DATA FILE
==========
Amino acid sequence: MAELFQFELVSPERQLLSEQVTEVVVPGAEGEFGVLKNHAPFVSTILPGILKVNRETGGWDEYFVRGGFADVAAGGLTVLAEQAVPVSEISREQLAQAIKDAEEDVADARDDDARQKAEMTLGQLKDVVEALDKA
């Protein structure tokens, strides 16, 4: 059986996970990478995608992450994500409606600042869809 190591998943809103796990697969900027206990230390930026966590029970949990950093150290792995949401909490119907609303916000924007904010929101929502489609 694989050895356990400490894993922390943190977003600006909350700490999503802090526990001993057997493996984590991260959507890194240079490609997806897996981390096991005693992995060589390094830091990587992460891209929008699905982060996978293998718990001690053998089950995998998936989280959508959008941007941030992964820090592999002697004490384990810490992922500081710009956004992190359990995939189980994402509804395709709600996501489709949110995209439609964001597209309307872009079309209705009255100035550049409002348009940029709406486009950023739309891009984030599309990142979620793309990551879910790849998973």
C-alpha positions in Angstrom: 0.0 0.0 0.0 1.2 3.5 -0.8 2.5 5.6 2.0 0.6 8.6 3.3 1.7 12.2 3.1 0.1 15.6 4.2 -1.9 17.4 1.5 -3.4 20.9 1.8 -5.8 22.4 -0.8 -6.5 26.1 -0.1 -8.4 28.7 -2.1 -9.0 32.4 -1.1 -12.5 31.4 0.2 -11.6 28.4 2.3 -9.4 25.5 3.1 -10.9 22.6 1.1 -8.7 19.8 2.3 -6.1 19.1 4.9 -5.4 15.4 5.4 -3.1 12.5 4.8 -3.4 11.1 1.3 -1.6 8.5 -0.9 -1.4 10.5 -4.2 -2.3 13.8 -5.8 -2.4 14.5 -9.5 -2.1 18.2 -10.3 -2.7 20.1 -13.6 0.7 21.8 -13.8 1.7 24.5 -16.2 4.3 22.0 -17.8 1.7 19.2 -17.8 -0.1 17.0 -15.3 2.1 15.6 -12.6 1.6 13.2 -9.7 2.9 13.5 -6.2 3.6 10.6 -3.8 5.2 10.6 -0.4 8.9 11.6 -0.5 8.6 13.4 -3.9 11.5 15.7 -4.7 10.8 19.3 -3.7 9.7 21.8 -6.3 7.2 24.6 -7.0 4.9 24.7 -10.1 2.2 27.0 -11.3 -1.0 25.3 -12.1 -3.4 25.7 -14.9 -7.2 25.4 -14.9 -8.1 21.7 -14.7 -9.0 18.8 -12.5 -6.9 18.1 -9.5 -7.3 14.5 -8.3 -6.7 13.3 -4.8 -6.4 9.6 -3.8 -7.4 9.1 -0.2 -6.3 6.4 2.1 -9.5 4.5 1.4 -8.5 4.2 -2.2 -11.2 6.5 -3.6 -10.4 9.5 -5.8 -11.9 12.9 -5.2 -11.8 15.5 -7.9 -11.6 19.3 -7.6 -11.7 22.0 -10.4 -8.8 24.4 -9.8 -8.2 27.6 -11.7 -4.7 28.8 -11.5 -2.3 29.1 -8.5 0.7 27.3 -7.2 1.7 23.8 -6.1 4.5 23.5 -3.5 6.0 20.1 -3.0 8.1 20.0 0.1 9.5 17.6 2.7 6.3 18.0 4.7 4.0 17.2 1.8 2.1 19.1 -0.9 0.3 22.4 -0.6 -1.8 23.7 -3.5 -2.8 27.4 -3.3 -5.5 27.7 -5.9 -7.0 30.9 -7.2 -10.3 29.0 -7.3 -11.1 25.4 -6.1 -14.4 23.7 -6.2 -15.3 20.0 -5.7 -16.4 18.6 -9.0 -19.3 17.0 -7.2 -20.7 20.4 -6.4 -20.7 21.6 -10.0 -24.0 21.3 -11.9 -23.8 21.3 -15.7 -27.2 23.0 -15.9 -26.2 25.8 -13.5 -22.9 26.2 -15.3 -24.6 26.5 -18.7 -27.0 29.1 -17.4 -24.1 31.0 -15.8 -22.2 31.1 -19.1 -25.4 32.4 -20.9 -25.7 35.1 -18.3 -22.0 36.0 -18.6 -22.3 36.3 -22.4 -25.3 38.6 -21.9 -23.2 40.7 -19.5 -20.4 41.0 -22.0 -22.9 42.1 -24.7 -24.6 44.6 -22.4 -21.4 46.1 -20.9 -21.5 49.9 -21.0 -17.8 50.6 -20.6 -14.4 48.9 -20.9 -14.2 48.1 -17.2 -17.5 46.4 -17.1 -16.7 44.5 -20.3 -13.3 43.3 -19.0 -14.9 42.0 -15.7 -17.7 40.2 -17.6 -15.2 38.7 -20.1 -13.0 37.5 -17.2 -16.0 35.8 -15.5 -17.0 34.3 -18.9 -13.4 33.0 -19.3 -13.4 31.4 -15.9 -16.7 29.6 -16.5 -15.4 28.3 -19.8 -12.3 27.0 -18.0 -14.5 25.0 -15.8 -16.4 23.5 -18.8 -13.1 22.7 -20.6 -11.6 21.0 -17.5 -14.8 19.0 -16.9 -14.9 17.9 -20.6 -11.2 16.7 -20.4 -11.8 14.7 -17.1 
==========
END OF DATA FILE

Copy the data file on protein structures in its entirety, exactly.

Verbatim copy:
Amino acid sequence: MAELFQFELVSPERQLLSEQVTEVVVPGAEGEFGVLKNHAPFVSTILPGILKVNRETGGWDEYFVRGGFADVAAGGLTVLAEQAVPVSEISREQLAQAIKDAEEDVADARDDDARQKAEMTLGQLKDVVEALDKA
């Protein structure tokens, strides 16, 4: 059986996970990478995608992450994500409606600042869809 190591998943809103796990697969900027206990230390930026966590029970949990950093150290792995949401909490119907609303916000924007904010929101929502489609 694989050895356990400490894993922390943190977003600006909350700490999503802090526990001993057997493996984590991260959507890194240079490609997806897996981390096991005693992995060589390094830091990587992460891209929008699905982060996978293998718990001690053998089950995998998936989280959508959008941007941030992964820090592999002697004490384990810490992922500081710009956004992190359990995939189980994402509804395709709600996501489709949110995209439609964001597209309307872009079309209705009255100035550049409002348009940029709406486009950023739309891009984030599309990142979620793309990551879910790849998973």
C-alpha positions in Angstrom: 0.0 0.0 0.0 1.2 3.5 -0.8 2.5 5.6 2.0 0.6 8.6 3.3 1.7 12.2 3.1 0.1 15.6 4.2 -1.9 17.4 1.5 -3.4 20.9 1.8 -5.8 22.4 -0.8 -6.5 26.1 -0.1 -8.4 28.7 -2.1 -9.0 32.4 -1.1 -12.5 31.4 0.2 -11.6 28.4 2.3 -9.4 25.5 3.1 -10.9 22.6 1.1 -8.7 19.8 2.3 -6.1 19.1 4.9 -5.4 15.4 5.4 -3.1 12.5 4.8 -3.4 11.1 1.3 -1.6 8.5 -0.9 -1.4 10.5 -4.2 -2.3 13.8 -5.8 -2.4 14.5 -9.5 -2.1 18.2 -10.3 -2.7 20.1 -13.6 0.7 21.8 -13.8 1.7 24.5 -16.2 4.3 22.0 -17.8 1.7 19.2 -17.8 -0.1 17.0 -15.3 2.1 15.6 -12.6 1.6 13.2 -9.7 2.9 13.5 -6.2 3.6 10.6 -3.8 5.2 10.6 -0.4 8.9 11.6 -0.5 8.6 13.4 -3.9 11.5 15.7 -4.7 10.8 19.3 -3.7 9.7 21.8 -6.3 7.2 24.6 -7.0 4.9 24.7 -10.1 2.2 27.0 -11.3 -1.0 25.3 -12.1 -3.4 25.7 -14.9 -7.2 25.4 -14.9 -8.1 21.7 -14.7 -9.0 18.8 -12.5 -6.9 18.1 -9.5 -7.3 14.5 -8.3 -6.7 13.3 -4.8 -6.4 9.6 -3.8 -7.4 9.1 -0.2 -6.3 6.4 2.1 -9.5 4.5 1.4 -8.5 4.2 -2.2 -11.2 6.5 -3.6 -10.4 9.5 -5.8 -11.9 12.9 -5.2 -11.8 15.5 -7.9 -11.6 19.3 -7.6 -11.7 22.0 -10.4 -8.8 24.4 -9.8 -8.2 27.6 -11.7 -4.7 28.8 -11.5 -2.3 29.1 -8.5 0.7 27.3 -7.2 1.7 23.8 -6.1 4.5 23.5 -3.5 6.0 20.1 -3.0 8.1 20.0 0.1 9.5 17.6 2.7 6.3 18.0 4.7 4.0 17.2 1.8 2.1 19.1 -0.9 0.3 22.4 -0.6 -1.8 23.7 -3.5 -2.8 27.4 -3.3 -5.5 27.7 -5.9 -7.0 30.9 -7.2 -10.3 29.0 -7.3 -11.1 25.4 -6.1 -14.4 23.7 -6.2 -15.3 20.0 -5.7 -16.4 18.6 -9.0 -19.3 17.0 -7.2 -20.7 20.4 -6.4 -20.7 21.6 -10.0 -24.0 21.3 -11.9 -23.8 21.3 -15.7 -27.2 23.0 -15.9 -26.2 25.8 -13.5 -22.9 26.2 -15.3 -24.6 26.5 -18.7 -27.0 29.1 -17.4 -24.1 31.0 -15.8 -22.2 31.1 -19.1 -25.4 32.4 -20.9 -25.7 35.1 -18.3 -22.0 36.0 -18.6 -22.3 36.3 -22.4 -25.3 38.6 -21.9 -23.2 40.7 -19.5 -20.4 41.0 -22.0 -22.9 42.1 -24.7 -24.6 44.6 -22.4 -21.4 46.1 -20.9 -21.5 49.9 -21.0 -17.8 50.6 -20.6 -14.4 48.9 -20.9 -14.2 48.1 -17.2 -17.5 46.4 -17.1 -16.7 44.5 -20.3 -13.3 43.3 -19.0 -14.9 42.0 -15.7 -17.7 40.2 -17.6 -15.2 38.7 -20.1 -13.0 37.5 -17.2 -16.0 35.8 -15.5 -17.0 34.3 -18.9 -13.4 33.0 -19.3 -13.4 31.4 -15.9 -16.7 29.6 -16.5 -15.4 28.3 -19.8 -12.3 27.0 -18.0 -14.5 25.0 -15.8 -16.4 23.5 -18.8 -13.1 22.7 -20.6 -11.6 21.0 -17.5 -14.8 19.0 -16.9 -14.9 17.9 -20.6 -11.2 16.7 -20.4 -11.8 14.7 -17.1 